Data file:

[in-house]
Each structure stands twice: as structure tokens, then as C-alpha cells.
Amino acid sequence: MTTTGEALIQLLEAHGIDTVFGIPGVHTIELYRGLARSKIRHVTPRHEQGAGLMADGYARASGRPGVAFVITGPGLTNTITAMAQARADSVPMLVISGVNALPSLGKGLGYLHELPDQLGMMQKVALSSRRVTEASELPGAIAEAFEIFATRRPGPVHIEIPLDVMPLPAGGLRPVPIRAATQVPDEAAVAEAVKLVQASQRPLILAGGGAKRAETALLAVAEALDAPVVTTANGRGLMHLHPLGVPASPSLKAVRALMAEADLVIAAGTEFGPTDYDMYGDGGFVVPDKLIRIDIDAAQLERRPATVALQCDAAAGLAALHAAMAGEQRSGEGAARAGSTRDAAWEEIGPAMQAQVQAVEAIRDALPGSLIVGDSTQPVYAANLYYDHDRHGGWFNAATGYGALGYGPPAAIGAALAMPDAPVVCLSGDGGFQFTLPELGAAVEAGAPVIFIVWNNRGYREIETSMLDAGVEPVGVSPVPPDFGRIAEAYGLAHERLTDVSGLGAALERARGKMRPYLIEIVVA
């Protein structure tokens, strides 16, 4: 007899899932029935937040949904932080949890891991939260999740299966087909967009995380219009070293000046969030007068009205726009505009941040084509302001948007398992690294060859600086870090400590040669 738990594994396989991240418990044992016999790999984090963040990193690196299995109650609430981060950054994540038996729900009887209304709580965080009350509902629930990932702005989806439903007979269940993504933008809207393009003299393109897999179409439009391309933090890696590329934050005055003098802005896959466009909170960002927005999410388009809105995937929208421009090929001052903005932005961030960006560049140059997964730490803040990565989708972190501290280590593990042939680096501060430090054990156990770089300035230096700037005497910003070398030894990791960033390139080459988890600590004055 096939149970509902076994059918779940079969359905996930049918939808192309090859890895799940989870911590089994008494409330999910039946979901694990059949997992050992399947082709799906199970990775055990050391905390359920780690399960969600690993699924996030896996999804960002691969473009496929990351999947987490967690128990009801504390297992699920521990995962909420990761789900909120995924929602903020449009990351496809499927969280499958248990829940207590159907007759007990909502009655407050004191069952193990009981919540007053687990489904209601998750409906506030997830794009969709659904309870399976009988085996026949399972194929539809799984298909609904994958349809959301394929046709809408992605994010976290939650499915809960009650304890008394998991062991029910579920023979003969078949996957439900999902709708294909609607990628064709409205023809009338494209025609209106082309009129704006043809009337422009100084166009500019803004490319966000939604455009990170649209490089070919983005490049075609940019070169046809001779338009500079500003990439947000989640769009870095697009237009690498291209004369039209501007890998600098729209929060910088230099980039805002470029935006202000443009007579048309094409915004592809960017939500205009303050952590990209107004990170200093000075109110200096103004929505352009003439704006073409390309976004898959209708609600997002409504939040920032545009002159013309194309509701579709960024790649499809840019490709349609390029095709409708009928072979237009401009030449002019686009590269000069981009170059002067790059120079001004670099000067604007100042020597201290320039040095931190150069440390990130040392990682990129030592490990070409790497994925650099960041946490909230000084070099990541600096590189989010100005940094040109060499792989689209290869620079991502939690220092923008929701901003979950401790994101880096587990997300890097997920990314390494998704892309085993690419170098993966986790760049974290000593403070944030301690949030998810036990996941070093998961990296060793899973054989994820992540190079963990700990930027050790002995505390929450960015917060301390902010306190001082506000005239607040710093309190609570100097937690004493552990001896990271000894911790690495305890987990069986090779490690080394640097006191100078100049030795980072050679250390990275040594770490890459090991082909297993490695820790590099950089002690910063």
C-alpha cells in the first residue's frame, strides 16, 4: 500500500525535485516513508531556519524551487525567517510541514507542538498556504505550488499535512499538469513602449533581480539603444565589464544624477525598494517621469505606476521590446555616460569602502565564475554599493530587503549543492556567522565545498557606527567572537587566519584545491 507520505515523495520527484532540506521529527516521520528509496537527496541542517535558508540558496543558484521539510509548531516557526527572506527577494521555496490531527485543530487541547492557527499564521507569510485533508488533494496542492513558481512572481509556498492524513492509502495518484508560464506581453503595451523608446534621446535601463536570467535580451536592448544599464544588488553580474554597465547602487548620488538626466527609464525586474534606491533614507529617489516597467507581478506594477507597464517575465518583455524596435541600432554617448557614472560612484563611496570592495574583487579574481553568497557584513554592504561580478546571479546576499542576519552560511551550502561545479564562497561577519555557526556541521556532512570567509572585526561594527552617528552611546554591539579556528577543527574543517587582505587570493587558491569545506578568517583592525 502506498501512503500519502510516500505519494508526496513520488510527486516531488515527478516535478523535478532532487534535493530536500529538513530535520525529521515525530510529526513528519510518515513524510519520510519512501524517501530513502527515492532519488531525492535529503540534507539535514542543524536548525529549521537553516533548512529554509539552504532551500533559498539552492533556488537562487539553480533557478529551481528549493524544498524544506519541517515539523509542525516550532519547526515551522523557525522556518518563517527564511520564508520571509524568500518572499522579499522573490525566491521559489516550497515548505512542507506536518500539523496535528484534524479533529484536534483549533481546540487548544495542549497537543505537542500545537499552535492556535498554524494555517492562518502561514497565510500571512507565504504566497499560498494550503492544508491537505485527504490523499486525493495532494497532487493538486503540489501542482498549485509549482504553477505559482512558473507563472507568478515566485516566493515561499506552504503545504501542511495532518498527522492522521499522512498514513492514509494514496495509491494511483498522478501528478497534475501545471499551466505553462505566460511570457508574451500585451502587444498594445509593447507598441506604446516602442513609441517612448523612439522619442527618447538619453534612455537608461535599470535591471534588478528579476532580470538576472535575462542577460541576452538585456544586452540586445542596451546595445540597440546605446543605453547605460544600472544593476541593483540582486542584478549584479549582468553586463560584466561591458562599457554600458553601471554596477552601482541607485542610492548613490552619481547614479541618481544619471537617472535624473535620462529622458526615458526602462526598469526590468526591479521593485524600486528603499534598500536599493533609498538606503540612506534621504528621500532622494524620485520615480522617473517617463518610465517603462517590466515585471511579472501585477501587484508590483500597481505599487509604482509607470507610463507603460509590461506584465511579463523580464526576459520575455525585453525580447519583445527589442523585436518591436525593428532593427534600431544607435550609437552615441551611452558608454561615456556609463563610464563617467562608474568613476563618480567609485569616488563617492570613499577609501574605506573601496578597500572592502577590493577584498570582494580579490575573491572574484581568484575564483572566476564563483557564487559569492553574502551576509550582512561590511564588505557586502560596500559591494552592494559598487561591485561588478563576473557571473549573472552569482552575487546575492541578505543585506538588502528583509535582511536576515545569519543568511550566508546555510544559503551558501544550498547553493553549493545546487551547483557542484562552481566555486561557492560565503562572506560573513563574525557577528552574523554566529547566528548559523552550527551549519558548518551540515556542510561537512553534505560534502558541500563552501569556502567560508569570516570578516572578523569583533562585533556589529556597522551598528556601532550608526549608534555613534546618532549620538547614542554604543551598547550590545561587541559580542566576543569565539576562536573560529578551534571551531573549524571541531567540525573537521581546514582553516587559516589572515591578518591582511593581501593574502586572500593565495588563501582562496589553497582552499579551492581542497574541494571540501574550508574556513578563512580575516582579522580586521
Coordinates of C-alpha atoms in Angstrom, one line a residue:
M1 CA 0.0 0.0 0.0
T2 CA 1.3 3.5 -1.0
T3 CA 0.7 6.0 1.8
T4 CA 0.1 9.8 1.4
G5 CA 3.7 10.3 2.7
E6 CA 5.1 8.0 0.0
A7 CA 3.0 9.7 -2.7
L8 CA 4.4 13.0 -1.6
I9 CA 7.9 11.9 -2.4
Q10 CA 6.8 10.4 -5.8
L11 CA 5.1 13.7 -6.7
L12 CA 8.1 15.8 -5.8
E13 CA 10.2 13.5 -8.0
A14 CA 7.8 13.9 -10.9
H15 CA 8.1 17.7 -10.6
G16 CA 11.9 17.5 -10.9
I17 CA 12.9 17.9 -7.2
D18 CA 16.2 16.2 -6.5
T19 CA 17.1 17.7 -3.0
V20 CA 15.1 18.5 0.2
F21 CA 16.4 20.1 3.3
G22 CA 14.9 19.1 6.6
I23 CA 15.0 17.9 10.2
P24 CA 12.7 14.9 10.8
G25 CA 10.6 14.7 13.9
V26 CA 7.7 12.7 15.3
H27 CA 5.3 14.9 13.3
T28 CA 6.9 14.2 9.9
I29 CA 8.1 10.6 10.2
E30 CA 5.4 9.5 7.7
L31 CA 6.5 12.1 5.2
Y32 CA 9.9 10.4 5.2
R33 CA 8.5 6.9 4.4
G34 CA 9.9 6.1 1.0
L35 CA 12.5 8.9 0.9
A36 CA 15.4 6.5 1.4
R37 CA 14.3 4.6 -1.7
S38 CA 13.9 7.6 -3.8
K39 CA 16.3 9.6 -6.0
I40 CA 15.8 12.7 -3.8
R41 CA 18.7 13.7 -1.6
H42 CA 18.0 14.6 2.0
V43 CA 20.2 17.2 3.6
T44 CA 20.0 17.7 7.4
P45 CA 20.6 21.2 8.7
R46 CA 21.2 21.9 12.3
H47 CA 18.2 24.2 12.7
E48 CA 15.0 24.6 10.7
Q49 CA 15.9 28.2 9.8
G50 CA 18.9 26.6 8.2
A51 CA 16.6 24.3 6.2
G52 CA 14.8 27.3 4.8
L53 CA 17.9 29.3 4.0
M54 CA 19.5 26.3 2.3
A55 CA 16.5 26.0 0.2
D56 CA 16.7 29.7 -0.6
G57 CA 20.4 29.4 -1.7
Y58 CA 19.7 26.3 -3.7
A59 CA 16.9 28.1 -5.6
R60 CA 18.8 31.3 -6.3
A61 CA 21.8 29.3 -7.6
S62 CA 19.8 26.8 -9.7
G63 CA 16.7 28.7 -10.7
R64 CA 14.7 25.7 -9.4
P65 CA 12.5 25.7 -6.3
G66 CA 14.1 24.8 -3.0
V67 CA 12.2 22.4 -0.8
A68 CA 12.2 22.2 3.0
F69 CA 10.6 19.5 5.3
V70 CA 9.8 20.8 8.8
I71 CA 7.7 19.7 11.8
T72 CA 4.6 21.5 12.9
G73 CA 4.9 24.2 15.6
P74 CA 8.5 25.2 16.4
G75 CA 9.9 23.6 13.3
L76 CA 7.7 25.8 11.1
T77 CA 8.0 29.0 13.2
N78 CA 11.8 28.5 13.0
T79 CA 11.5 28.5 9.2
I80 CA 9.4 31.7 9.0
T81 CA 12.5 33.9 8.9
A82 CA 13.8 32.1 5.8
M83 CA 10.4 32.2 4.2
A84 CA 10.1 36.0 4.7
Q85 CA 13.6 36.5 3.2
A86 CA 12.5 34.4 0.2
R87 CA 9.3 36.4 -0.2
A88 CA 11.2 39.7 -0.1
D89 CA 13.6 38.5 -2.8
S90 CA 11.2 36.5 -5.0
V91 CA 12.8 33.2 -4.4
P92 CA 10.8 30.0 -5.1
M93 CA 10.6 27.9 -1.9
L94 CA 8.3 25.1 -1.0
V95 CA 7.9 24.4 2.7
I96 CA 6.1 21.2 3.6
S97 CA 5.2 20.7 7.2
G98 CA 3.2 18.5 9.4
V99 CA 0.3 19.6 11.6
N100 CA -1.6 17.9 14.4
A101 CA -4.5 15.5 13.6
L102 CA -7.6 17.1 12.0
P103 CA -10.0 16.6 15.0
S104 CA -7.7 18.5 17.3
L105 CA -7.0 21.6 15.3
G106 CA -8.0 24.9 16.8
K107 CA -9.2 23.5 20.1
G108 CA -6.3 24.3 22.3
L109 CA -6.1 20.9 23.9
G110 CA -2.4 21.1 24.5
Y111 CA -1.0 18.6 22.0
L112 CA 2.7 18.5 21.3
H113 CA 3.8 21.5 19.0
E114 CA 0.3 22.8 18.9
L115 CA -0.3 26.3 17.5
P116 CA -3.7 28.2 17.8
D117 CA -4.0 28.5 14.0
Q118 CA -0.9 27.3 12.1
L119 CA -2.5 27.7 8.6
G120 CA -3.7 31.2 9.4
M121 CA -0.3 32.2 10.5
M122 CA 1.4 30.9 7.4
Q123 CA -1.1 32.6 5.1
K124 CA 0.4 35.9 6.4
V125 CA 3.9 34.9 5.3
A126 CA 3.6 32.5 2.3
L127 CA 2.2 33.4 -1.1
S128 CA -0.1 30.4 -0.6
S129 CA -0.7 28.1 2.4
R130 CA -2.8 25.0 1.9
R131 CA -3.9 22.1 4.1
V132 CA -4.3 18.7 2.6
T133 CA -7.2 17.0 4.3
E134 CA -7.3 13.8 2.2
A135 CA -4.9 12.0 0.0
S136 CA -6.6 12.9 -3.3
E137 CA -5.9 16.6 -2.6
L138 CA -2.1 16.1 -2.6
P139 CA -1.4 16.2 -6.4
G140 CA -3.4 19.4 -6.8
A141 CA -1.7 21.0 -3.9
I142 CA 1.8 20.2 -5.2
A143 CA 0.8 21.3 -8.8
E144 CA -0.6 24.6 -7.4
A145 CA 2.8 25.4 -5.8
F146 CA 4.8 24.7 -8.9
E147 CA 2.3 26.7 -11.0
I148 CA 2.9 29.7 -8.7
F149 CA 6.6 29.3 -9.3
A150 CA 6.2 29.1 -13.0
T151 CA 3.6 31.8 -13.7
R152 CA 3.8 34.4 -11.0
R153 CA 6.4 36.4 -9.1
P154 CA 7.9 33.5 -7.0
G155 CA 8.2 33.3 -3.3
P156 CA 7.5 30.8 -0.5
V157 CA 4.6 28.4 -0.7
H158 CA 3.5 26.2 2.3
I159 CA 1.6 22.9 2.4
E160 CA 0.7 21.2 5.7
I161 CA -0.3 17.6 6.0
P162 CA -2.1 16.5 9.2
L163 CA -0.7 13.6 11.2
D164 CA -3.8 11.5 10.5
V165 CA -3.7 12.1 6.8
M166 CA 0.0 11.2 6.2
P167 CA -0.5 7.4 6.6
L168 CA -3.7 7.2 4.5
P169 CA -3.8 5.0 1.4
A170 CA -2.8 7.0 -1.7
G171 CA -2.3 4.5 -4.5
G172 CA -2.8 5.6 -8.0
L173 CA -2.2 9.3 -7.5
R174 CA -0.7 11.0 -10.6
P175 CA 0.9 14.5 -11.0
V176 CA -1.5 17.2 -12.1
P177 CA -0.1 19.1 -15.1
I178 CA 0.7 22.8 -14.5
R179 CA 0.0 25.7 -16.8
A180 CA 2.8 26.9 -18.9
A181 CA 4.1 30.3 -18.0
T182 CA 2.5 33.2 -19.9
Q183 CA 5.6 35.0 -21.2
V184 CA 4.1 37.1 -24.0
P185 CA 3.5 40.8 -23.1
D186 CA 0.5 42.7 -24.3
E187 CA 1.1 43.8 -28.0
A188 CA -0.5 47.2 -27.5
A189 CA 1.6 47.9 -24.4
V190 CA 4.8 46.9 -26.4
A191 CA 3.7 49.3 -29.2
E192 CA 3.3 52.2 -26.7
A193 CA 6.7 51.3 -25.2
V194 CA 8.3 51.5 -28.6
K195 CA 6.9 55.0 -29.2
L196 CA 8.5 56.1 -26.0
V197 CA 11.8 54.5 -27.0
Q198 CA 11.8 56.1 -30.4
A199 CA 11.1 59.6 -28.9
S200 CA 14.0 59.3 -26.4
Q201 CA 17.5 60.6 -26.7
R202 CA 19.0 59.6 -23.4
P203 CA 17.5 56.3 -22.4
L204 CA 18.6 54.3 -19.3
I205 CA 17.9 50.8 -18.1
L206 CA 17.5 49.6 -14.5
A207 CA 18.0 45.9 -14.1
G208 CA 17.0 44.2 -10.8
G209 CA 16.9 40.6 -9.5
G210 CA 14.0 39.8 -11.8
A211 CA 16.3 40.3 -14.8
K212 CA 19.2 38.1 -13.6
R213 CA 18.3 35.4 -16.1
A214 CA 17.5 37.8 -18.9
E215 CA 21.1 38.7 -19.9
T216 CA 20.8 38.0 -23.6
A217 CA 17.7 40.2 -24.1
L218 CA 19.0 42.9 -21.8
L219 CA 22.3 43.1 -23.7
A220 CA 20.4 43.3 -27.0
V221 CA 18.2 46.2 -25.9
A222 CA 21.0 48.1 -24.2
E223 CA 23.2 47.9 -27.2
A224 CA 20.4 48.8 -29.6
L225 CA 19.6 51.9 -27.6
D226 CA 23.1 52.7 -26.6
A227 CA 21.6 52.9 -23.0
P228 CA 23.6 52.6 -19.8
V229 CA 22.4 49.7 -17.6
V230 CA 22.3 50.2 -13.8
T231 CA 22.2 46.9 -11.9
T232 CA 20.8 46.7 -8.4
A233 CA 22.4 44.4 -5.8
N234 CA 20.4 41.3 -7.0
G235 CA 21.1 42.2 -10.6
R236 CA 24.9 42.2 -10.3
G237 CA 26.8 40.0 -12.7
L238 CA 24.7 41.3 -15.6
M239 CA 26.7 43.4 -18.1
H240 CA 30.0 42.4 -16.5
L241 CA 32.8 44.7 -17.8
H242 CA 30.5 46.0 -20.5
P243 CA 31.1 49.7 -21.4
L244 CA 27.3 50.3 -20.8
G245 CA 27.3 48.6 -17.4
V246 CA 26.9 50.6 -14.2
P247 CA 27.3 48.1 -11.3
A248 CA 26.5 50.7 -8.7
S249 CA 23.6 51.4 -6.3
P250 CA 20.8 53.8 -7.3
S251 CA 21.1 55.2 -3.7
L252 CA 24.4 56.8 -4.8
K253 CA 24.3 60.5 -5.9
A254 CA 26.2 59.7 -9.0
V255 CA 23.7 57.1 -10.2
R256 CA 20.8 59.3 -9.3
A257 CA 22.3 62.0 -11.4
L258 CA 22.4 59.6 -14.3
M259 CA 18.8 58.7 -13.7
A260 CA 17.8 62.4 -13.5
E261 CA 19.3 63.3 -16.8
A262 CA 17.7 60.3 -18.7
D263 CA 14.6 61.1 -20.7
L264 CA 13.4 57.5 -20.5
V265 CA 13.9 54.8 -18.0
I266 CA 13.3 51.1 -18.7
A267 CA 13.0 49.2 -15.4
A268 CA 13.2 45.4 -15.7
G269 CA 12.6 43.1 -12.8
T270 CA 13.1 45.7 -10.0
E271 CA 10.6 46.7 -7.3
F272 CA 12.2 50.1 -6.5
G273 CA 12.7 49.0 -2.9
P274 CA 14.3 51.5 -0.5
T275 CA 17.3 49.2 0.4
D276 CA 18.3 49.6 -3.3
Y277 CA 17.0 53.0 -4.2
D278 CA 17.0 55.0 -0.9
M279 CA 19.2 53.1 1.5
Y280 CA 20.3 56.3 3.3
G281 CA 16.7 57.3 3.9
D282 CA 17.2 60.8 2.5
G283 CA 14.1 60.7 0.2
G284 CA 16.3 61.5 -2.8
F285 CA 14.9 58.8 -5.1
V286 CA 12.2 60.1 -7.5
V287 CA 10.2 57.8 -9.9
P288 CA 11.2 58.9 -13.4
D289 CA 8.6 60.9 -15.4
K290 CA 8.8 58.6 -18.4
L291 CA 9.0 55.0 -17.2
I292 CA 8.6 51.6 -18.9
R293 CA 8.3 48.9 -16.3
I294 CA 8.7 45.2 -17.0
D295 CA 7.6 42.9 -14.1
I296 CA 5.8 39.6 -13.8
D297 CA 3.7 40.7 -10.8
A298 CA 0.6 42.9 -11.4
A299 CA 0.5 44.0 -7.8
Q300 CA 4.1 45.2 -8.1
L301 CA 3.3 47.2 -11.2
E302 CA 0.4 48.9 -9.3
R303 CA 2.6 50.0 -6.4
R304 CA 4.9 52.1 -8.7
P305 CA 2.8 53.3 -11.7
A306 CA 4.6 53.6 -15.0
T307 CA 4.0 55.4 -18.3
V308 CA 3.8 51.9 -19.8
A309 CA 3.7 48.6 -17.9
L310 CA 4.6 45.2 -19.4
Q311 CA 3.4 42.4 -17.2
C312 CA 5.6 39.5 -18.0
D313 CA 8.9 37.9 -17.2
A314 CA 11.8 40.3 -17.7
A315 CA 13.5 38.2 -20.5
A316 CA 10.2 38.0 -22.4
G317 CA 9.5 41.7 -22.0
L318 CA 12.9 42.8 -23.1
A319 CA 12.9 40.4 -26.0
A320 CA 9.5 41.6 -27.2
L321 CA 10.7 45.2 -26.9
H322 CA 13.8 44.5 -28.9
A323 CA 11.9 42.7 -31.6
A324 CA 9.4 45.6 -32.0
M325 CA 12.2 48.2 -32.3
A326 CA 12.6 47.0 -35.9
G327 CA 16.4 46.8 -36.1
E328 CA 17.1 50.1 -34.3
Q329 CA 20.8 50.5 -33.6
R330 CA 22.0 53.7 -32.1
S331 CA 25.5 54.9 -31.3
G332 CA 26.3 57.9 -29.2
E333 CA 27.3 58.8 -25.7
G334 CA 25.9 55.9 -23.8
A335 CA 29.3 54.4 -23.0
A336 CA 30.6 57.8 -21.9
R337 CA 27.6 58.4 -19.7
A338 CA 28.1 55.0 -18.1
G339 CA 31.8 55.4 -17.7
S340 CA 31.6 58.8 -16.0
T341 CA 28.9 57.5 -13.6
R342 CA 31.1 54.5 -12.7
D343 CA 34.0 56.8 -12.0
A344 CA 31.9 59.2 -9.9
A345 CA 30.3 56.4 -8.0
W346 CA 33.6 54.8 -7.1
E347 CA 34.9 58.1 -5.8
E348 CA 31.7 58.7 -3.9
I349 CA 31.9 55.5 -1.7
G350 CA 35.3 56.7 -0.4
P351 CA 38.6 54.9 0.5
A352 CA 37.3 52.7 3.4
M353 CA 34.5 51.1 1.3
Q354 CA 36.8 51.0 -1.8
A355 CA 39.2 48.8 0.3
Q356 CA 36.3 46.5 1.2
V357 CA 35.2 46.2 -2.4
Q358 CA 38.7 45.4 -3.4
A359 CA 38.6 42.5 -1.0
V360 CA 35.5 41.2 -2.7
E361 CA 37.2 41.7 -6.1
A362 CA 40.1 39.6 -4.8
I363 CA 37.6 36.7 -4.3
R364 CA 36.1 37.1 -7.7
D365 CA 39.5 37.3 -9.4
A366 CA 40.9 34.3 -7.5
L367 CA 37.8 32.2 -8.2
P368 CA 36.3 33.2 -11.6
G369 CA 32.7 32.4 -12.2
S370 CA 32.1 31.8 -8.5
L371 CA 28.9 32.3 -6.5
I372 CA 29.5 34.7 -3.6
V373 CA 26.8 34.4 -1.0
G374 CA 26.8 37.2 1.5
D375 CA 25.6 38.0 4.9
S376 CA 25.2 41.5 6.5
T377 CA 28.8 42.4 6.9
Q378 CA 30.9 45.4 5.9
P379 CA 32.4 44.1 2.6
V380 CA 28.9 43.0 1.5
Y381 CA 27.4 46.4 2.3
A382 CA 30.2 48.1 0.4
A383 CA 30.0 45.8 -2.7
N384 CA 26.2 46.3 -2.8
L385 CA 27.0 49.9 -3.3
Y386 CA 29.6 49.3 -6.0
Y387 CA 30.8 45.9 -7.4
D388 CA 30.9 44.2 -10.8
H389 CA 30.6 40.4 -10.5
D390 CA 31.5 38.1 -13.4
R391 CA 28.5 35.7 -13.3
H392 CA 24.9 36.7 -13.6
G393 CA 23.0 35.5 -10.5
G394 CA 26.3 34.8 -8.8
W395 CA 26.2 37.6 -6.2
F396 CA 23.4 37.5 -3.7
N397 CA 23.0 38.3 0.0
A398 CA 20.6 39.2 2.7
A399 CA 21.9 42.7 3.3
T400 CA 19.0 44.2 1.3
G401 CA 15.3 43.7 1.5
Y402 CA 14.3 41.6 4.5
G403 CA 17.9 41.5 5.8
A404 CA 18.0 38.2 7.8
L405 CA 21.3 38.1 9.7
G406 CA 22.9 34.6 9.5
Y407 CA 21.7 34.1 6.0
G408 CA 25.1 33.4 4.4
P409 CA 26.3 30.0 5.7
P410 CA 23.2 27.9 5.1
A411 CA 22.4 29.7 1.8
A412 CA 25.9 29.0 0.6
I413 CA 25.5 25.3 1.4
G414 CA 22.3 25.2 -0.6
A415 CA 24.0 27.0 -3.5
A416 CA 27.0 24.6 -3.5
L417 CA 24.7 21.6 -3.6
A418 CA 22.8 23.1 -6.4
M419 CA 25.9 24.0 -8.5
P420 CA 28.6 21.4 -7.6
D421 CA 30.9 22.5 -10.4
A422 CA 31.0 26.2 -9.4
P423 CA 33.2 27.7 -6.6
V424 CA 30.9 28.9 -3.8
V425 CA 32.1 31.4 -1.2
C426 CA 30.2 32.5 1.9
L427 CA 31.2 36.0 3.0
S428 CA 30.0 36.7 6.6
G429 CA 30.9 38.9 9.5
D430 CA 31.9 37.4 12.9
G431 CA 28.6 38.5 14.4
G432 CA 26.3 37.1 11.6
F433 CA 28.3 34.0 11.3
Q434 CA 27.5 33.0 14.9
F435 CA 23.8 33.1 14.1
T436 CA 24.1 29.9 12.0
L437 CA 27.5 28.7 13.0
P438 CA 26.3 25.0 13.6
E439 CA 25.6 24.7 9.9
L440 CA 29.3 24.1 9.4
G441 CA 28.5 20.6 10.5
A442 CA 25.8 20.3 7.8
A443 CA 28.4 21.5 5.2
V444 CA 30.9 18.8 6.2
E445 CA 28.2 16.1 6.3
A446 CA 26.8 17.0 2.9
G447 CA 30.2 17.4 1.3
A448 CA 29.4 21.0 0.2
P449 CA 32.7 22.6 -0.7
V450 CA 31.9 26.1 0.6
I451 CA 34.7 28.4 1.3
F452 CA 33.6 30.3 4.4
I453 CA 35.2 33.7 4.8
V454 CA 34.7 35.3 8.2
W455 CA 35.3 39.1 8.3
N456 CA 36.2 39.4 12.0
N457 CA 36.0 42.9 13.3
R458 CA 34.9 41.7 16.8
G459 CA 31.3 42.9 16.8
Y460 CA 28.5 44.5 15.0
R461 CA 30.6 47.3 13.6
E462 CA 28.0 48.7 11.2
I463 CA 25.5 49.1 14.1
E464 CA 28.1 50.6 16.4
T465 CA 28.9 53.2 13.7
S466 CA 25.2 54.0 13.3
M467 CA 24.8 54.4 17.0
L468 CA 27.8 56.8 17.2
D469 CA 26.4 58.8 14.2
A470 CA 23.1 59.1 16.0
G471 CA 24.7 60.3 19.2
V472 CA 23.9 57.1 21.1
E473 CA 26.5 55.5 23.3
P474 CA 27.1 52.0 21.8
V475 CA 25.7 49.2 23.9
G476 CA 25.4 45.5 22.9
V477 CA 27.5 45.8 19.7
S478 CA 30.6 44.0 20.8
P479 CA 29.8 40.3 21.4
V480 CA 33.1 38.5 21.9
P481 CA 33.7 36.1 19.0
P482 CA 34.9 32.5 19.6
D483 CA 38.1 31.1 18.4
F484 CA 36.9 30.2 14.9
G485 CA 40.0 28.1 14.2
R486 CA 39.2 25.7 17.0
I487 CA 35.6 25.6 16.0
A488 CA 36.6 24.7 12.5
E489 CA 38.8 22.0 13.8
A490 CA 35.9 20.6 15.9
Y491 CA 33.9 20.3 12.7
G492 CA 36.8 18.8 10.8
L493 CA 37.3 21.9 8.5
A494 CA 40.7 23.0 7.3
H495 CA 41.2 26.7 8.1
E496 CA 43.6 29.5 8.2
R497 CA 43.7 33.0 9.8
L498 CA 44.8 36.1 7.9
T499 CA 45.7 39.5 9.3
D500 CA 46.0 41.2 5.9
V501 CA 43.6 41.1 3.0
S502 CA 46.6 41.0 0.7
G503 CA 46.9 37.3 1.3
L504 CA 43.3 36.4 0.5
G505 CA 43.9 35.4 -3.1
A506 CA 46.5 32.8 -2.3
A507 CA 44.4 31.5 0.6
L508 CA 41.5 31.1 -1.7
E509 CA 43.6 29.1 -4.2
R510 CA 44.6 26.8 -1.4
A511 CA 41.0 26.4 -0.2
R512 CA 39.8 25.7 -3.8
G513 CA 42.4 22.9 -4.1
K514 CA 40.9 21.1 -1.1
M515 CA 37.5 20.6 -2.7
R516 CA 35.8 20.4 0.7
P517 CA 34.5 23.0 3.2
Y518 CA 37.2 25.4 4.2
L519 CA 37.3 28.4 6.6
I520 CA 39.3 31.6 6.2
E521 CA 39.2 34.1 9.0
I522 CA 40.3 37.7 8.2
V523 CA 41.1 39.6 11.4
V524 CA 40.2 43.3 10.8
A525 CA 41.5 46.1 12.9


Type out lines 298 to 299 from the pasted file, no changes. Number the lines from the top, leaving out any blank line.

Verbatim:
I292 CA 8.6 51.6 -18.9
R293 CA 8.3 48.9 -16.3